The features that we can add to a publication today, allow these brands to get in touch with what their Customers are thinking and also analyze usage so that they can improve their marketing and deliver more products that their audience actually wants to buy.
The end result for the marketer is attention. The holy grail in this age of distraction. Such attention would be earned for all the right reasons and it will often lead to purchases because there is a match between demand and supply. As a bonus, each brand would also have access to an audience willing to spread the word. What more could a marketer want?
Now, this is clearly not for everyone. It certainly isn’t for the traditional marketer who like a deer staring at the headlights of an oncoming car, is afraid of making a mistake. This message is for marketers who want to learn from their target audience and deliver both an excellent user experience and improved products to their Customers in order to build Customer relationships for life.
Let’s bring this down to earth a bit and orient it toward a single retail shop. Each person responsible for marketing and sales at a brick and mortar location needs to be the voice of that store. They are usually the initiators of the store’s Customer service culture as well.
This person needs to build trust with frequent communication about things that
are relevant to his/her target audience. Thus establishing credibility and authority with the new generation of Customers and giving them the opportunity to engage with the authority figure when a need arises. In the past, this was achieved verbally, on paper and through other forms of communication. In the age of distraction, it becomes more difficult to get the word out there at scale unless you embrace innovative services such as Twitter and Tumblr and FB while you create an App that helps solve a problem for your target audience at the same time. This can be a bit too much for the small corner store but the objective remains the same. Establish authority and credibility and scale by using technology to attract Customers. It is much easier if you already think this way and have developed a few publications designed to solve problems encountered by your target market. If you have such publications, then all you need to do is scale. And, scaling distribution of these publications can be done easily with Apps today. The missing link is adding some interactivity and engaging your readers so that they take the next step with your brand.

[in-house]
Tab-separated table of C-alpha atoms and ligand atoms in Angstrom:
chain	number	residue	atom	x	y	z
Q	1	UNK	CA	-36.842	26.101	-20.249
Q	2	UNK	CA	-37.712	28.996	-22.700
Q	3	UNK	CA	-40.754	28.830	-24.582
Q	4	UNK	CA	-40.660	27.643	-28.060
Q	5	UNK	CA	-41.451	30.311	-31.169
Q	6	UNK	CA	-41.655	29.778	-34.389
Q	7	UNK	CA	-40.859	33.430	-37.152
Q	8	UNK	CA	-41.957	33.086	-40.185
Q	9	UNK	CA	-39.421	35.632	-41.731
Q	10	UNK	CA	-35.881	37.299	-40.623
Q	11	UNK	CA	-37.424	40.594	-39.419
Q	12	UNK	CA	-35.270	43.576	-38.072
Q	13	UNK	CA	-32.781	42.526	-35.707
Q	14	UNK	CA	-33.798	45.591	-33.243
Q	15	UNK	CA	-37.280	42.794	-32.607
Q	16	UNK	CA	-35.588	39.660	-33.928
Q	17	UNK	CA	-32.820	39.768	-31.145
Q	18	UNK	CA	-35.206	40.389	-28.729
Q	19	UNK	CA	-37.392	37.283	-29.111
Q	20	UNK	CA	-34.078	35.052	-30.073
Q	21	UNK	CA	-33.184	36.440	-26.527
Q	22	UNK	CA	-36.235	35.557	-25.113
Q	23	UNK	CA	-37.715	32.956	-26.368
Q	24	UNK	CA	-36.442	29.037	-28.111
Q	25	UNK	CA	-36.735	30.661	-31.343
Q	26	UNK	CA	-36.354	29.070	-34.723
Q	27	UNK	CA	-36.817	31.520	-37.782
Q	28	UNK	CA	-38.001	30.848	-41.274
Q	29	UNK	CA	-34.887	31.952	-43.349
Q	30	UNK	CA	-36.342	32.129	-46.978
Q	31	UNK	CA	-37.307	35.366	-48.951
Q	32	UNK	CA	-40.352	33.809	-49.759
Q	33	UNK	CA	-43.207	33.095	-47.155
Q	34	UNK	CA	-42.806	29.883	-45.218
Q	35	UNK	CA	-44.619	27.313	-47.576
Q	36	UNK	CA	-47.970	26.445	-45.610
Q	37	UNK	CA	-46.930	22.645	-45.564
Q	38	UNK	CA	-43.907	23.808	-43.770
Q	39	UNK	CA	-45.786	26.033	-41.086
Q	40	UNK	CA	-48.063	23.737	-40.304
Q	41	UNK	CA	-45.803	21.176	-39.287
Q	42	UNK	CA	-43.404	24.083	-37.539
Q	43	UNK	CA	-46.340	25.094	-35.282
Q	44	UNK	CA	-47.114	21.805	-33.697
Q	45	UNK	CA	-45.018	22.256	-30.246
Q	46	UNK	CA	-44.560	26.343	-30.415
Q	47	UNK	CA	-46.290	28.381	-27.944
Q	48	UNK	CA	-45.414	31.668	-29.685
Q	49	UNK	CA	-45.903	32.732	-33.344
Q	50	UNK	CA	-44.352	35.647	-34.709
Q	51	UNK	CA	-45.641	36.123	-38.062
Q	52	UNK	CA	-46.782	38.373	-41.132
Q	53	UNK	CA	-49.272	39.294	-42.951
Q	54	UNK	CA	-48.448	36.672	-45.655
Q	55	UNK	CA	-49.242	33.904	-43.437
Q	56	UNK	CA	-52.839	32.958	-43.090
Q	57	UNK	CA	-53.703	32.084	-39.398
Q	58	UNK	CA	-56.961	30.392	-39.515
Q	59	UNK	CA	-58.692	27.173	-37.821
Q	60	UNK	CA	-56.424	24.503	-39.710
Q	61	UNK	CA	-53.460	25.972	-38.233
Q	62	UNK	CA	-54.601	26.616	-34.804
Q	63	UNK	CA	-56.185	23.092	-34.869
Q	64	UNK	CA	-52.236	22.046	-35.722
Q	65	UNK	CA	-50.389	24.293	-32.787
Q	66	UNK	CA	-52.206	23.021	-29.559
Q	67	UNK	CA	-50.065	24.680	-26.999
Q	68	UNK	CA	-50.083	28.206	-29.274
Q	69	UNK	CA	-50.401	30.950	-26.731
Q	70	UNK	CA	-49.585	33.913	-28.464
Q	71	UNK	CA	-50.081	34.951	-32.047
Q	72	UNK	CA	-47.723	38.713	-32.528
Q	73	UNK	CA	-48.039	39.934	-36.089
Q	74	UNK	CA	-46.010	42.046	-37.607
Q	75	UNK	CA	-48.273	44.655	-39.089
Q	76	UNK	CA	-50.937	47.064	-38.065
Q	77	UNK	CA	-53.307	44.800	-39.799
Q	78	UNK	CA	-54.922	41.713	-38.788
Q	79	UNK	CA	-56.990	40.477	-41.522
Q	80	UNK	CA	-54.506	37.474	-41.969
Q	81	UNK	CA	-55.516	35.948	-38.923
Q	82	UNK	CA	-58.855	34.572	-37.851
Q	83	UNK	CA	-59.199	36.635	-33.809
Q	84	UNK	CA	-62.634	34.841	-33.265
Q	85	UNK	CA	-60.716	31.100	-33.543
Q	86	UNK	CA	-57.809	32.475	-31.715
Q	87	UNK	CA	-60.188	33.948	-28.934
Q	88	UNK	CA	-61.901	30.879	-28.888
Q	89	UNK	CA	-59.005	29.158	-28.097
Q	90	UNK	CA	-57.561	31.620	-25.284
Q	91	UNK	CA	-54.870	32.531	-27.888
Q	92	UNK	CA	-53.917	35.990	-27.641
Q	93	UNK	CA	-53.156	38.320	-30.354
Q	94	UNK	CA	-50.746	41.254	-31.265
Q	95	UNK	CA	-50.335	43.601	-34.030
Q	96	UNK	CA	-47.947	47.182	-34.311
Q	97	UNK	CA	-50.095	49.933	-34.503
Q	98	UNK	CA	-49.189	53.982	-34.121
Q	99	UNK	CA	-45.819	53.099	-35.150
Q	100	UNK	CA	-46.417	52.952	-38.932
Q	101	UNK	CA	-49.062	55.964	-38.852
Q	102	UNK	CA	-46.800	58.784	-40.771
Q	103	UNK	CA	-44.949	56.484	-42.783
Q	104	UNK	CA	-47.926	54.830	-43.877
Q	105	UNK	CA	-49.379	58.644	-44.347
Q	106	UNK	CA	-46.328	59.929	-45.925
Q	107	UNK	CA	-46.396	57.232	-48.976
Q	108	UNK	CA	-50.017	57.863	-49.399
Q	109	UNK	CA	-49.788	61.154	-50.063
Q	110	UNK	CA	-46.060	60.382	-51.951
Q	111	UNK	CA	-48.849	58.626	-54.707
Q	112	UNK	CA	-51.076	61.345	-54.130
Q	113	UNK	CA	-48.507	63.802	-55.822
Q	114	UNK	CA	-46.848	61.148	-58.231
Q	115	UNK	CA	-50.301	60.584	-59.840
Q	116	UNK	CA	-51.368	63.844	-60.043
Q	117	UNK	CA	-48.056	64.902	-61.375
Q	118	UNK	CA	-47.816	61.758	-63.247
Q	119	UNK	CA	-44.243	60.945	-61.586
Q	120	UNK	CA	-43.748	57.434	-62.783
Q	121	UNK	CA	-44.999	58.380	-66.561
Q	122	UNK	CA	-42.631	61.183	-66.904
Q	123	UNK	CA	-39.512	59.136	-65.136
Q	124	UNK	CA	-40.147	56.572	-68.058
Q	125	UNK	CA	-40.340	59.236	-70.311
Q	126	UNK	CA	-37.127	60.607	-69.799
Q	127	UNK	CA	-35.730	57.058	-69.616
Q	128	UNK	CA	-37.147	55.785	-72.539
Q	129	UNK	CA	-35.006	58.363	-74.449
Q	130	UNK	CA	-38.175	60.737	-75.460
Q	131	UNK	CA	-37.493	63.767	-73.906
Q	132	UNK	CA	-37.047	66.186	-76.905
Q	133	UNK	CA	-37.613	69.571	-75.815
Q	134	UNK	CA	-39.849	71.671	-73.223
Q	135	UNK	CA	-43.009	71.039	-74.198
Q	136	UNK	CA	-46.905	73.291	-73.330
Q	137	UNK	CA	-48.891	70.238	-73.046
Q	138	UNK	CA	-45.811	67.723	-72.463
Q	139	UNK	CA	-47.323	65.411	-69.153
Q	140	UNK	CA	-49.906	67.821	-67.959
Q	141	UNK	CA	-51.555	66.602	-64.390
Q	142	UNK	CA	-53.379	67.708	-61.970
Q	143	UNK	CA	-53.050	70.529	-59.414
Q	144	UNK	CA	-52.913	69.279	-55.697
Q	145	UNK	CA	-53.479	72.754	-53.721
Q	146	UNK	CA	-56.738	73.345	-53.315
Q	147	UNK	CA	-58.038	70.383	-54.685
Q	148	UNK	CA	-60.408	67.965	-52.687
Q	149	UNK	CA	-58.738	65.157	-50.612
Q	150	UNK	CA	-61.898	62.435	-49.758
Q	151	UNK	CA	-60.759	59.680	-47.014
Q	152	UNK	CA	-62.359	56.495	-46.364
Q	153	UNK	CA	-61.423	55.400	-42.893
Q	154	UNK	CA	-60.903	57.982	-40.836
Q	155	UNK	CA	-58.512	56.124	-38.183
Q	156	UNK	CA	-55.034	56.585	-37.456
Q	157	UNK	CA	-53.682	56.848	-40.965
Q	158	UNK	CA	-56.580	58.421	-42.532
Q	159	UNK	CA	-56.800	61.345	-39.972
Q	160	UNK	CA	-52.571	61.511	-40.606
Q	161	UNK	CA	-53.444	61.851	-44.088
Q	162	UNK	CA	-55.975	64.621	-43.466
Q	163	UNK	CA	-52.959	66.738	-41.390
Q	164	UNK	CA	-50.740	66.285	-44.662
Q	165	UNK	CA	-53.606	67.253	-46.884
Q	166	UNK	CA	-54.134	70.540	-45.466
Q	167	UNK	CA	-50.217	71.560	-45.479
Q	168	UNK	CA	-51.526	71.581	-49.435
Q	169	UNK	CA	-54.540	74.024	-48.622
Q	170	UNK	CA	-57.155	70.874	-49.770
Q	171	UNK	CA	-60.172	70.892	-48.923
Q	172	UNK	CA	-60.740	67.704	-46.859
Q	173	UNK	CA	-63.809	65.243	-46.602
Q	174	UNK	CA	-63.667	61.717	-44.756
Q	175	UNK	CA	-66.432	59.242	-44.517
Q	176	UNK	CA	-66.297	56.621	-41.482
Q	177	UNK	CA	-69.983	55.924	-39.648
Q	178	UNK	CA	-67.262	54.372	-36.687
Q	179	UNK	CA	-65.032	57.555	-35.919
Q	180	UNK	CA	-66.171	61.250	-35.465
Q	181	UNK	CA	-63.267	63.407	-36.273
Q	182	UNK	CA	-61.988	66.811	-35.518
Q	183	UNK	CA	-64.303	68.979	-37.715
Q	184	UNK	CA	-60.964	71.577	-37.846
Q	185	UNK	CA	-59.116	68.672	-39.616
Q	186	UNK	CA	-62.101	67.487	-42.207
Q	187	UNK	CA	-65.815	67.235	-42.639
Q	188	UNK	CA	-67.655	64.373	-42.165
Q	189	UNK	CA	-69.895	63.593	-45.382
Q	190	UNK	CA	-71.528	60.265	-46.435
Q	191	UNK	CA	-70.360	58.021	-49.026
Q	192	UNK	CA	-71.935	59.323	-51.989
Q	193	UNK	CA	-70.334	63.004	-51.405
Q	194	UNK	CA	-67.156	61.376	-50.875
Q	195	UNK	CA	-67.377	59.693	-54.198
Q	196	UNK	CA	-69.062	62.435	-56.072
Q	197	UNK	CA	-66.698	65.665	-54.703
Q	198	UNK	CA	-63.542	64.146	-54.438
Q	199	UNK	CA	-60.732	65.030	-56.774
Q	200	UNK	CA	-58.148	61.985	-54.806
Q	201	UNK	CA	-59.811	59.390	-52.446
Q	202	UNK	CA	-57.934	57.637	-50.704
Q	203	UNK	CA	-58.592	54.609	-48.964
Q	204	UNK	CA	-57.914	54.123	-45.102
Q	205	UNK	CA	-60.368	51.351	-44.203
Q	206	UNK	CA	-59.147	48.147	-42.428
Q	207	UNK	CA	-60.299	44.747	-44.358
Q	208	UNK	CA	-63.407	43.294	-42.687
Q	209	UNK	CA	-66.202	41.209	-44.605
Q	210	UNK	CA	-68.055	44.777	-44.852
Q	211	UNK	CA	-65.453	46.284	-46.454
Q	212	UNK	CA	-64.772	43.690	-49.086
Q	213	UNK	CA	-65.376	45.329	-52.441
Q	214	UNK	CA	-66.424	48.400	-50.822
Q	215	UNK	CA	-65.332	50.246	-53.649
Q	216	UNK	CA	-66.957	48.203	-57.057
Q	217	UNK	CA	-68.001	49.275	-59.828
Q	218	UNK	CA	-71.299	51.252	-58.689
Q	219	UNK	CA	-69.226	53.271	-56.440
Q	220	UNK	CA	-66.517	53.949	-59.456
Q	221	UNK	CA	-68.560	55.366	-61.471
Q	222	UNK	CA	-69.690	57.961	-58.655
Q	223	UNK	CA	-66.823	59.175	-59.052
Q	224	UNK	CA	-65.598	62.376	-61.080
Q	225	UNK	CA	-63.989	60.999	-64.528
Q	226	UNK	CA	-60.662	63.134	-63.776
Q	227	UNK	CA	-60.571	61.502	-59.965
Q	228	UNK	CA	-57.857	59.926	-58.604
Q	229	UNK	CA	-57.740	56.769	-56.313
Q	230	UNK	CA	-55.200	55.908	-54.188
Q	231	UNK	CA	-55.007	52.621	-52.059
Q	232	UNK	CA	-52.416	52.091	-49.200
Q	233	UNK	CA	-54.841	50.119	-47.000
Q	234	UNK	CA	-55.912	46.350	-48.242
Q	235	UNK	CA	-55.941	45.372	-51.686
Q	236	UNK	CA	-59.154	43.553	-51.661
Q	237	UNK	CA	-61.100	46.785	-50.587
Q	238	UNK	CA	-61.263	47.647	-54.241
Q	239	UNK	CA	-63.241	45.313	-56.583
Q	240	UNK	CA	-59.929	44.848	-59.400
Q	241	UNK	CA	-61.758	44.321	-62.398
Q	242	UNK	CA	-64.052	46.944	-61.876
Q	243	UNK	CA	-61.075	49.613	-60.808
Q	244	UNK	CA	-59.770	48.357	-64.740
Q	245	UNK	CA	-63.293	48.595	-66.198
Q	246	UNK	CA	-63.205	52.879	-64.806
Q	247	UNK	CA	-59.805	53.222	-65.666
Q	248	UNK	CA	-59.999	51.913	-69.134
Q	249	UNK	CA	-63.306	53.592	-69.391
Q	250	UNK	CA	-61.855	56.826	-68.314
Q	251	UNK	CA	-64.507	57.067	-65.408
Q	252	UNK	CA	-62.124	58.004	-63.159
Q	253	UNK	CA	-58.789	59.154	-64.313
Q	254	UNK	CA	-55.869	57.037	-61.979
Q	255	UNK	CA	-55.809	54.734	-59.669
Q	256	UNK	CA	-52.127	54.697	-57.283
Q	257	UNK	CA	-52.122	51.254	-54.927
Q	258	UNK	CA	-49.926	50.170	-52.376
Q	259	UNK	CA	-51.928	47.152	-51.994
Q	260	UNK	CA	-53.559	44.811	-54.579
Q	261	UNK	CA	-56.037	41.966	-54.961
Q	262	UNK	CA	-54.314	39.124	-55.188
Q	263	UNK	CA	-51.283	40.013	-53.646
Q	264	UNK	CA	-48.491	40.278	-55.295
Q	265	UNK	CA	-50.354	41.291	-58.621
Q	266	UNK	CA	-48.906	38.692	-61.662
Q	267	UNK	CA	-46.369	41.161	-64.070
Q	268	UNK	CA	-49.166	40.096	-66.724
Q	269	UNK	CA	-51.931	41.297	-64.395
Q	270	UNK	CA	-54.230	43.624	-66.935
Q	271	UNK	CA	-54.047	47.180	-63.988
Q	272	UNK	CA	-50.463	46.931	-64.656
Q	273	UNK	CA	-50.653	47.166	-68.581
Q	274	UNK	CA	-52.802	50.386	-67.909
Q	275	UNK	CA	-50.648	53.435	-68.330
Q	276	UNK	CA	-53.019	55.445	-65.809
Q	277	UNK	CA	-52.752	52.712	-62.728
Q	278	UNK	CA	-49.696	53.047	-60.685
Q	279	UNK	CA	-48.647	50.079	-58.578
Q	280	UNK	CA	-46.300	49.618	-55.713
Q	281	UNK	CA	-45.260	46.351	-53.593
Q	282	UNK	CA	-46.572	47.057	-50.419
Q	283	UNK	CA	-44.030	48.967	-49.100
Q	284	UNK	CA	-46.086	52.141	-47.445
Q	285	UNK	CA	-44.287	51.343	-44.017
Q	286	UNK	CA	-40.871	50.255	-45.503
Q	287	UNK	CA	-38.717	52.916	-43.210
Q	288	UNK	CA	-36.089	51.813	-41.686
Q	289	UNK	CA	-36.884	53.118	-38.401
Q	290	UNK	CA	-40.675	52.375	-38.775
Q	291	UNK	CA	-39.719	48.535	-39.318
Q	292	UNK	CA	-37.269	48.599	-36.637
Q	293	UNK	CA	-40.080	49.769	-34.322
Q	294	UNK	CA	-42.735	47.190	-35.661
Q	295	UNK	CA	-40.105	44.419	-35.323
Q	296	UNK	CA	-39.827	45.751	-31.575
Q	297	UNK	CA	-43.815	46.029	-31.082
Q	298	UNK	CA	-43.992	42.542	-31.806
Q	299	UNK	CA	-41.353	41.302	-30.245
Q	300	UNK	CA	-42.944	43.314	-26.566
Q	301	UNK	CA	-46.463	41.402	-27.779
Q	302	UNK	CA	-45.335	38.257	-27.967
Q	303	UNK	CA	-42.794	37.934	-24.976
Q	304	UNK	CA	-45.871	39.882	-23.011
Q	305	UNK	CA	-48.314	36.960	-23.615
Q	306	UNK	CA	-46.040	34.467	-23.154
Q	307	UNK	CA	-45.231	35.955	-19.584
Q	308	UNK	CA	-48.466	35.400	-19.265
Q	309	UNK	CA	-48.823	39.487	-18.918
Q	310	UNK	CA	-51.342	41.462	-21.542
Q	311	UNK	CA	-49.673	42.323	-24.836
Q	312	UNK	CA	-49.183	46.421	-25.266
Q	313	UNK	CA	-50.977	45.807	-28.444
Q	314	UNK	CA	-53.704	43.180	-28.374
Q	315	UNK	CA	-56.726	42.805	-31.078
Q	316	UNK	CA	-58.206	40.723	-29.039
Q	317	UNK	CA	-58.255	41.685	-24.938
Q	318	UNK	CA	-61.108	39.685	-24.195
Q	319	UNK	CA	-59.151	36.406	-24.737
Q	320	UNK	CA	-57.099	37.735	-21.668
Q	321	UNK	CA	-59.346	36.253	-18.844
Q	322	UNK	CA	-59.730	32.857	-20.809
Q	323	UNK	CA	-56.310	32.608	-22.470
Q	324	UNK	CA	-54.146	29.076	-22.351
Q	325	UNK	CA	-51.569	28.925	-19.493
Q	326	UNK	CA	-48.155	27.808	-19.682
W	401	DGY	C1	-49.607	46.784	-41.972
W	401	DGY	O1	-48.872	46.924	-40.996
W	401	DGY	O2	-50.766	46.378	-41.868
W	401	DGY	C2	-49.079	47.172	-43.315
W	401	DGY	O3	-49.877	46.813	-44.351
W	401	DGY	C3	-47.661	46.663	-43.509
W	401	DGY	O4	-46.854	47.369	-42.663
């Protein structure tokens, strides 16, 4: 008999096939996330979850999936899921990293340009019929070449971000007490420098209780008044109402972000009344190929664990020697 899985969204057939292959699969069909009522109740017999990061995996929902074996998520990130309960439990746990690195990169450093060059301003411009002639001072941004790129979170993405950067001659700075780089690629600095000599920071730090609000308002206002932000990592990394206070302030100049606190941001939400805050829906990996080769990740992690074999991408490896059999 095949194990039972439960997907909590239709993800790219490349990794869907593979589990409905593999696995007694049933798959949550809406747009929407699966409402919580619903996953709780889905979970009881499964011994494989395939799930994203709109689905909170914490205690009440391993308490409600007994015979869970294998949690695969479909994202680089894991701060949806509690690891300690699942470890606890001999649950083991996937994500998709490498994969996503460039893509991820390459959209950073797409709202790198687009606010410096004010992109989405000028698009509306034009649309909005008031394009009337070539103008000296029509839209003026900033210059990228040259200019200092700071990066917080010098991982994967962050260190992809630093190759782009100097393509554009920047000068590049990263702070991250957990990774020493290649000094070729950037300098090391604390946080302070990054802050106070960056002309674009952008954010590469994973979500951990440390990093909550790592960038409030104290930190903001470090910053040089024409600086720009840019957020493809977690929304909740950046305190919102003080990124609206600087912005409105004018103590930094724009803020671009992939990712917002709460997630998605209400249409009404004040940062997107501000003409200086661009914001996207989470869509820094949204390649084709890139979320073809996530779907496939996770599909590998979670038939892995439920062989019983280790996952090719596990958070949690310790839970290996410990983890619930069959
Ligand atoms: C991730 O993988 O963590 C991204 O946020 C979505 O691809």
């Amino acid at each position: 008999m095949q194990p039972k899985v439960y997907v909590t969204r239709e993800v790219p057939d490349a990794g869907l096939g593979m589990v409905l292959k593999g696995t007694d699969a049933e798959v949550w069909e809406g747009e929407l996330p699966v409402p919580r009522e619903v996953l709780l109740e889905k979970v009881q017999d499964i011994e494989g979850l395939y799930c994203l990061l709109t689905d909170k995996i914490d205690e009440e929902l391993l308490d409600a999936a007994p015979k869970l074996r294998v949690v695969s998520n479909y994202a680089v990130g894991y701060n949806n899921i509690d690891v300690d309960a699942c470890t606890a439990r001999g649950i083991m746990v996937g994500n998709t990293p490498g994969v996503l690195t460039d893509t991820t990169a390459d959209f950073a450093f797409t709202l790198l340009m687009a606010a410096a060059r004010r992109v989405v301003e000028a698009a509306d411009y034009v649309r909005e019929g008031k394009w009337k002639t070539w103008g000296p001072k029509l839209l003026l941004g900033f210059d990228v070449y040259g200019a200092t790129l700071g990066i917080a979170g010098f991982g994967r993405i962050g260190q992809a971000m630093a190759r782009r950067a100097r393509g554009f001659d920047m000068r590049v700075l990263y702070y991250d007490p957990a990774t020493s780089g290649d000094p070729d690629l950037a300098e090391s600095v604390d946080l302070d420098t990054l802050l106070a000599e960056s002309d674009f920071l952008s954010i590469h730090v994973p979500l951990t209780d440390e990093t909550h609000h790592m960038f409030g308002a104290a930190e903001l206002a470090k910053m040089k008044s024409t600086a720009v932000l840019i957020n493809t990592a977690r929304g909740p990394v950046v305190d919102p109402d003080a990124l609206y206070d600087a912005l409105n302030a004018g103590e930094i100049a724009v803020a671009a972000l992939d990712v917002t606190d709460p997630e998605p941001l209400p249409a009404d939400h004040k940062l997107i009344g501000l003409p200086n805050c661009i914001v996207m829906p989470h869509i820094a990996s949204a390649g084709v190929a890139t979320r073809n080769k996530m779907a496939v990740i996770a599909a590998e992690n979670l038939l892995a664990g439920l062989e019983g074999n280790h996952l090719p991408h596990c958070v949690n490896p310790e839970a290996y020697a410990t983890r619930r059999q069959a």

Engaging your audience is easy with an App yet, not many marketers know how to do it right. These marketers are still throwing good money at forms of advertising that no longer convert well and not enough money at the forms of communication that actually attract your target audience’s interest in a natural, intuitive way.
What can we do to change that?
What a dilemma. There is only so much budget allocated this year and you have a choice to make; mobile App or mobile website. Where should you invest in order to get a reasonable ROI?
Well, our colleagues at MDG advertising have sat down with the heavy hitters and put together a poster sized chart that helps to sort out the bits and pieces and help you gain clarity with that choice.
The fact is that you need to go mobile.
If most of your Customers have smart phones and even iPads, it’s safe to say that your prospects will have similar devices and a need for good, quality Apps that add value to their lives as well.
We are experiencing an App gold rush right now and granted it is tempting to create an App but development resources are scarce, quality Apps take time and money and you’re probably not sure if your target audience will love your App idea as much as you currently do.
So, what should you do?
Develop an App, outsource your App project to a qualified team or allocate those resources to optimize your website for mobile devices? Have a look at the strengths and weaknesses of each in the info-graphic below and then let us know your thoughts in the comments.
You can be sure that we love to build Apps but these days, you can also be sure that we only build Apps that have a high probability of success for our Client’s business.
Building Apps is only the beginning – to be successful with Apps, you need to be committed to communicating with and engaging your audience in ways that encourage them to take action but… more on that later.
A few things not mentioned in the info-graphic below include the fact that push notification is only available with native Apps and that native Apps are snappier and generally more performant than webapps (even if you use responsive design).